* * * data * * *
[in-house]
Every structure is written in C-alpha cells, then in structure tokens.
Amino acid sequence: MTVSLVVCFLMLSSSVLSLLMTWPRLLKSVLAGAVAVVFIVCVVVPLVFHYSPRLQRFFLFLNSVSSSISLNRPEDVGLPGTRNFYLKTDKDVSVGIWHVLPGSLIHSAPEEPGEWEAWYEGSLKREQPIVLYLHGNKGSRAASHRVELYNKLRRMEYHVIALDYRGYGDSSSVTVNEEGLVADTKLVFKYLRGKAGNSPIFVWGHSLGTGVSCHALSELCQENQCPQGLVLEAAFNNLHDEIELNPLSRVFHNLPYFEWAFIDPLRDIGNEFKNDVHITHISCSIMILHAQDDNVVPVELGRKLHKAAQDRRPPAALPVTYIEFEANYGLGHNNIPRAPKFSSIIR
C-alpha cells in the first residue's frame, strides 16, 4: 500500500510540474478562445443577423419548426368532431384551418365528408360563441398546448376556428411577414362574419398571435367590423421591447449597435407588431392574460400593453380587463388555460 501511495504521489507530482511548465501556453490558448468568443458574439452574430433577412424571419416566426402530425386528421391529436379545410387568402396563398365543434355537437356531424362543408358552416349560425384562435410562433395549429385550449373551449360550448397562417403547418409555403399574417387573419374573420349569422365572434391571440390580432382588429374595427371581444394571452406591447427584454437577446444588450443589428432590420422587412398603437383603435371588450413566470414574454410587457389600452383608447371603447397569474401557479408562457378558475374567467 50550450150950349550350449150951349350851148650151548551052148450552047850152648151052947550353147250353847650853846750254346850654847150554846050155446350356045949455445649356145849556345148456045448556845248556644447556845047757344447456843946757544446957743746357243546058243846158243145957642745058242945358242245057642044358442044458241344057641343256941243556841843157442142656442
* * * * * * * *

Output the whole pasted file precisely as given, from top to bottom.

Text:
[in-house]
Every structure is written in C-alpha cells, then in structure tokens.
Amino acid sequence: MTVSLVVCFLMLSSSVLSLLMTWPRLLKSVLAGAVAVVFIVCVVVPLVFHYSPRLQRFFLFLNSVSSSISLNRPEDVGLPGTRNFYLKTDKDVSVGIWHVLPGSLIHSAPEEPGEWEAWYEGSLKREQPIVLYLHGNKGSRAASHRVELYNKLRRMEYHVIALDYRGYGDSSSVTVNEEGLVADTKLVFKYLRGKAGNSPIFVWGHSLGTGVSCHALSELCQENQCPQGLVLEAAFNNLHDEIELNPLSRVFHNLPYFEWAFIDPLRDIGNEFKNDVHITHISCSIMILHAQDDNVVPVELGRKLHKAAQDRRPPAALPVTYIEFEANYGLGHNNIPRAPKFSSIIR
C-alpha cells in the first residue's frame, strides 16, 4: 500500500510540474478562445443577423419548426368532431384551418365528408360563441398546448376556428411577414362574419398571435367590423421591447449597435407588431392574460400593453380587463388555460 501511495504521489507530482511548465501556453490558448468568443458574439452574430433577412424571419416566426402530425386528421391529436379545410387568402396563398365543434355537437356531424362543408358552416349560425384562435410562433395549429385550449373551449360550448397562417403547418409555403399574417387573419374573420349569422365572434391571440390580432382588429374595427371581444394571452406591447427584454437577446444588450443589428432590420422587412398603437383603435371588450413566470414574454410587457389600452383608447371603447397569474401557479408562457378558475374567467 50550450150950349550350449150951349350851148650151548551052148450552047850152648151052947550353147250353847650853846750254346850654847150554846050155446350356045949455445649356145849556345148456045448556845248556644447556845047757344447456843946757544446957743746357243546058243846158243145957642745058242945358242245057642044358442044458241344057641343256941243556841843157442142656442